Bonfire Out-group

Author's Notes/Comments: 

It is still a mental note to aid in my self-directed learning about writing a haiku.  I'm a tyro (at this), it means I'm a beginner.

Sociology of Modern Soil

Author's Notes/Comments: 

Reedited (06.08.2019)/major grammatical errors/semantical errors:

This is a "haiku" that I've been inspired to write (to type, actually) in addition to some that were already exampled here (as practice haikus, if you will).  I seem to have had several disjointed little musings at certain periods in time (especially during the past week or so); an end result would seem to be the catharses at the outset (as the culmination of these).  I was just suddenly/momentarily finding myself in the mood to write/type something up (in this instance/in the spur).  It could really be pertaining to life in general; or something work-related as it relates to my critique of media culture & its direct influences to human behavior or just anybody's psychological makeup.  Rather, they could be reflections in where every aspect of it were deemed to be specifically subsumed under such interconnected/interrelated subjects: The Humanities, Politics, Economics & those complex theories of value (the ones established within our current corporate world or to its so-called "social relations", e.g., in Marxism/Capitalism/Advanced Capitalism/Technological Nationalism/Techno-populism/et al).  Please kindly bear with my philosophical note/comment at the moment, though quite a long one, because I tend to explain the idea behind the haiku (e.g., an underlying reason). The impetus could still be compelled by my sociological observations (e.g., a "sociological imagination", C. Wright Mills, 1959) or it could be merely a critique, as well.  It could be even much deeper, depending on one's sensibilities on the symbolisms applied altogether.  Yet again, on the surface, these 'language texts' are merely insightful/introspective notes.  I sincerely appreciate those who may have an affinity to haiku poems.  I thank you, for reading on, anyway!  At the end of the day, what one might deem that goes on within these texts were thought to simply have been based on the sheer empirical data that were also implied (i.e., not necessarily an original transcript).  The substance whereof are coming from my initial "thoughts"/"thought forms" on its possible factual contents or basis/subjects/topics/et al (as mental concreta/abstracta themselves).  In connection with these, it's not that I naturally have been able to collate those translatable elements of my experiences, but the recognition of differences in linguistic patterns in every theory of language  (or any other turn for that matter, e.g., Derrida's Differance or perhaps Wittgenstein's, Russell's, etc.) whose social explanation may not even be really intelligible/recognizable in any other type of a particular ordinary language (to connote Philosophical Linguistics/Linguistic Philosophy/Philosophy of Linguistics/Language/etc.) due to what's currently in use.  A language created may not at all correspond to those subjective thoughts (cultural perspective/-ism/cultural values/Culture Theory).  I have had taken some of these things into careful consideration due to its relative meaningfulness or meaninglessness (which are all valuable with respect to comparative analyses).  Those justifications were also due to the sentence structures that I used which were collectively based on certain paradigms that, at first I thought, as if I were alienated/defamiliarized/depersonalized to begin with (as I was uncomfortable at a time when using it, e.g., because of the said perspectivism that's applied to a rather general linguistic theory).  As if it were inhering to myself at a time, by being affected subtly, first of all, in an English-speaking world, & where its usage is subject to grammar rules; yet also (by any chance) a subconscious assimilation of certain external influences which constrainedly affects its supposed free creation.  But, at this point, as any sentence structure may still involve thematic relations, or themes, what could have necessitated my eventual critique (i.e., my criticism vs. my acceptance of the turn of the century—which could really be my possible main theme), in itself, is a cultural value, also emphasized earlier.  Something that which one may factor by, e.g., either socially manifesting as postmodernism, consumer behavior, or comprising social theories/theories of value, & other multifarious social factors within the purview of Critical Consciousness (e.g., Friere, P.).  Moral Philosophy may, at best, be a relevant/significant part of it.  Therefore, that being said, the decision point may either be a good thing or a bad thing (if I may begin moralizing, by the extension of many moralizing agents/factors).  Also, while one may have decided on these (i.e., writing/typing something up about Postmodern Thought or Critical Thought), he/she may either have started to become more culturally sensitive or culturally aware (as a learner of intercultural studies).  Just maybe.—If that is, indeed, or, is in fact, a politically correct statement (or if that was the case).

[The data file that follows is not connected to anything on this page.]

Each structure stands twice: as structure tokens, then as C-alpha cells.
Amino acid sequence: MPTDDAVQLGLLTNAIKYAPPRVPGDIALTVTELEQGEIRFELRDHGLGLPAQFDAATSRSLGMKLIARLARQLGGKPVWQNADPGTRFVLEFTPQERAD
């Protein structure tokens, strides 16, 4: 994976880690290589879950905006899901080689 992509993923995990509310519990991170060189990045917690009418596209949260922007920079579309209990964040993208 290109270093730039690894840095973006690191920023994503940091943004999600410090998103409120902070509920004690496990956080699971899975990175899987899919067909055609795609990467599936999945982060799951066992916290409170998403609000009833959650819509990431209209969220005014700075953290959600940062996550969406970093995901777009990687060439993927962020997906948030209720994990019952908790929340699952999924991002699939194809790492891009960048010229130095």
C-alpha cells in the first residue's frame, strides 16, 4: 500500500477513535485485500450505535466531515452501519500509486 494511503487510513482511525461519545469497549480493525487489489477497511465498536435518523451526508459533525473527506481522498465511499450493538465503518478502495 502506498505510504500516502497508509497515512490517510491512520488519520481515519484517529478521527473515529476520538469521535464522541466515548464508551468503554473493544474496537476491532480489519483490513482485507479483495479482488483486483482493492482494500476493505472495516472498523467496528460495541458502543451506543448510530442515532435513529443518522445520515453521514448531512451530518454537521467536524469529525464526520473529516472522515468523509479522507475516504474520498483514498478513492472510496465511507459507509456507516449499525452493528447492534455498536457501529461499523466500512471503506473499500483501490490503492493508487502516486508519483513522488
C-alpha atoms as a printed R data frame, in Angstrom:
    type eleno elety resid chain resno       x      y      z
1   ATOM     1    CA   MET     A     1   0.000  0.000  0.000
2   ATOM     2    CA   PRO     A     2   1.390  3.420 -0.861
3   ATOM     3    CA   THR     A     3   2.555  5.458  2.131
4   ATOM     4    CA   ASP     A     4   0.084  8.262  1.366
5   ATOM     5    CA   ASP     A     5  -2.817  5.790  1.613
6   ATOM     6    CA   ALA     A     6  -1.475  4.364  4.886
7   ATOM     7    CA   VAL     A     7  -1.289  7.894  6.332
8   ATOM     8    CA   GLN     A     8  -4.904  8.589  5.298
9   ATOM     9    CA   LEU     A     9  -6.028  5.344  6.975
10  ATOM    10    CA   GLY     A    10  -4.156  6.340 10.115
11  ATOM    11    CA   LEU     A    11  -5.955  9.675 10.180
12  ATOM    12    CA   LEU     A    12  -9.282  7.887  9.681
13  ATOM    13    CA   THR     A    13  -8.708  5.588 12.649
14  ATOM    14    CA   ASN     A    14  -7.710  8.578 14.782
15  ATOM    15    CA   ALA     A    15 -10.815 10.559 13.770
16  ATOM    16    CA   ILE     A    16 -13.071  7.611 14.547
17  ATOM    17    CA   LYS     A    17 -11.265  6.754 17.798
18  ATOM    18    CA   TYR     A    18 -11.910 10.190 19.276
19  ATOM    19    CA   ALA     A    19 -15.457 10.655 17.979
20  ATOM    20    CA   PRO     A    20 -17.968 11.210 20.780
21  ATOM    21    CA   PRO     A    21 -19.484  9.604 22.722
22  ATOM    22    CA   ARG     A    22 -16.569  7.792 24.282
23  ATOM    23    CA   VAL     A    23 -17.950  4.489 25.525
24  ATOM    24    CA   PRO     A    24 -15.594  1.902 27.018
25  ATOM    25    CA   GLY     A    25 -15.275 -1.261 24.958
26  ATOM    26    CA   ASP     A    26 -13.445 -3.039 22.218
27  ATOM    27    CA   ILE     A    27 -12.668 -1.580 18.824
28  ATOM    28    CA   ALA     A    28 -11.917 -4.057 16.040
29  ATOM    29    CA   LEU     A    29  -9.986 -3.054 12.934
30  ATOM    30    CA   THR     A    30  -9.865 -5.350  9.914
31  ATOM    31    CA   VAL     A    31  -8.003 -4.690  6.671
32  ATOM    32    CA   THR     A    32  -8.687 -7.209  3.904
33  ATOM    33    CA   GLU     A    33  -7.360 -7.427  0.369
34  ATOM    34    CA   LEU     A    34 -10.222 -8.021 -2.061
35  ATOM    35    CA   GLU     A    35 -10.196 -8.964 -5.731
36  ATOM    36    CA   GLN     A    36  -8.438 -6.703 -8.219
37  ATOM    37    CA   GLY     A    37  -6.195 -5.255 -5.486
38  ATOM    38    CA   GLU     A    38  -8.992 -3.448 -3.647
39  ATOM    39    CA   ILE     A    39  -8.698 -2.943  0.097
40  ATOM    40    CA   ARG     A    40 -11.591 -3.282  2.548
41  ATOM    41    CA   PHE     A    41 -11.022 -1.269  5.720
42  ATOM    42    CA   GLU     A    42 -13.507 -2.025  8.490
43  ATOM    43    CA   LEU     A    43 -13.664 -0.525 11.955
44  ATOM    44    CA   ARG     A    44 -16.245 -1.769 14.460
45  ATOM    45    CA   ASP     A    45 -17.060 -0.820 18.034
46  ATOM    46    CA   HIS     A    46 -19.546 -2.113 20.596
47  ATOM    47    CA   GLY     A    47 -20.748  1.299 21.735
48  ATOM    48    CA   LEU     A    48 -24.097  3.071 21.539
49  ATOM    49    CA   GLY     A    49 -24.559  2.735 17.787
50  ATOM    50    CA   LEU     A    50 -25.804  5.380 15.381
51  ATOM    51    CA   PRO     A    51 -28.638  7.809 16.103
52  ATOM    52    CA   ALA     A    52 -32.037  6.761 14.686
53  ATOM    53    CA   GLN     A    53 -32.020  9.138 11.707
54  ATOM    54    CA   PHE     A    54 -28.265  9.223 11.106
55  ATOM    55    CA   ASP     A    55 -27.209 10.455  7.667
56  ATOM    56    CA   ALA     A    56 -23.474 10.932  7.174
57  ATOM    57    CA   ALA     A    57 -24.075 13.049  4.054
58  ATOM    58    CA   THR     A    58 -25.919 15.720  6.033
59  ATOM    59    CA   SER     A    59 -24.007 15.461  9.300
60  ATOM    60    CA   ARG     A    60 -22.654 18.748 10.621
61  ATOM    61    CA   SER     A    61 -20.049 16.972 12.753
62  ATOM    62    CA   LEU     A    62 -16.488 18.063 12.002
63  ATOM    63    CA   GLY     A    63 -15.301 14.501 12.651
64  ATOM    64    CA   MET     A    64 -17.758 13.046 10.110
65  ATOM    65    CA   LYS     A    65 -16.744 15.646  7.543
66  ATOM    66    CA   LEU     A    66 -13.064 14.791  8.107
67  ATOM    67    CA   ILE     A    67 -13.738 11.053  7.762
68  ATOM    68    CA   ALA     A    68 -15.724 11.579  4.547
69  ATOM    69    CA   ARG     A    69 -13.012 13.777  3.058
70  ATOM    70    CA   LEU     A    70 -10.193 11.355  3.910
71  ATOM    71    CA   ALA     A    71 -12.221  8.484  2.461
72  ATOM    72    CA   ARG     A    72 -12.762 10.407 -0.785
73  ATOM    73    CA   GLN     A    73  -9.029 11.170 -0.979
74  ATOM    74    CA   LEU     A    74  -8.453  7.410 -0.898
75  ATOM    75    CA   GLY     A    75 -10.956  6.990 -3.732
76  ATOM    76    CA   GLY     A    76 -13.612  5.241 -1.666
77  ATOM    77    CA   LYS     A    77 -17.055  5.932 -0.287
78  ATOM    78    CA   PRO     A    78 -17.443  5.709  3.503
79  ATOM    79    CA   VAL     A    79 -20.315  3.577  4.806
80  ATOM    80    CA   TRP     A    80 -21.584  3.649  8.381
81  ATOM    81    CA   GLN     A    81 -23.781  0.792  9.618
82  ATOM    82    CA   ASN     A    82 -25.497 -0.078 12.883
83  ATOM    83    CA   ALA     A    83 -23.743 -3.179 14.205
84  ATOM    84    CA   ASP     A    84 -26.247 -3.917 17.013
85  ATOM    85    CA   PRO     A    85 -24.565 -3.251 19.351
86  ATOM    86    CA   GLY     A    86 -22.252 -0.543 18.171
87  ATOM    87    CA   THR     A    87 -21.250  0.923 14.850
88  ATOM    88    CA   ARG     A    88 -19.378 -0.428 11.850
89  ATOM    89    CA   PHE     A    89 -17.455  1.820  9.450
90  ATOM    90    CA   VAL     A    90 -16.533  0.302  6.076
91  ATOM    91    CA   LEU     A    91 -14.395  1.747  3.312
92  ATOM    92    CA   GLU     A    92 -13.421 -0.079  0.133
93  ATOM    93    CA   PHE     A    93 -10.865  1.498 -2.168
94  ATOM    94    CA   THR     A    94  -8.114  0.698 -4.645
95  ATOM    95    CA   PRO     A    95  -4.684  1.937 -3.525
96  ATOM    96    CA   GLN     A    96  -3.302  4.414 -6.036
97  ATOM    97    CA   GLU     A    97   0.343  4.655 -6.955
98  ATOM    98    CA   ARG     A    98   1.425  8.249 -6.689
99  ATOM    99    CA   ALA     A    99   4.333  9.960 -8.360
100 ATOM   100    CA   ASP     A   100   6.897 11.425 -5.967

Paraphrasing that:  Could one be certain that he/she is, in fact, anti-establishment so far, i.e., for deciding on writing/typing about Postmodern Thought & Critical Thought?  Or, just maybe, could he be just becoming more culturally sensitive or culturally aware (as a learner of intercultural studies)? 



In the same vein, as one might get prejudged (e.g., ..because of prejudgements, snap judgements, cultural biases, assumptions, apperception, misidentification, misrecognition, misconception, misunderstanding, preconceived notions, presuppositions,  et al), can he/she also be easily called (or, can he even call himself/herself) a nonconformist (for his/her possible or assumed/presumed nonconformity)?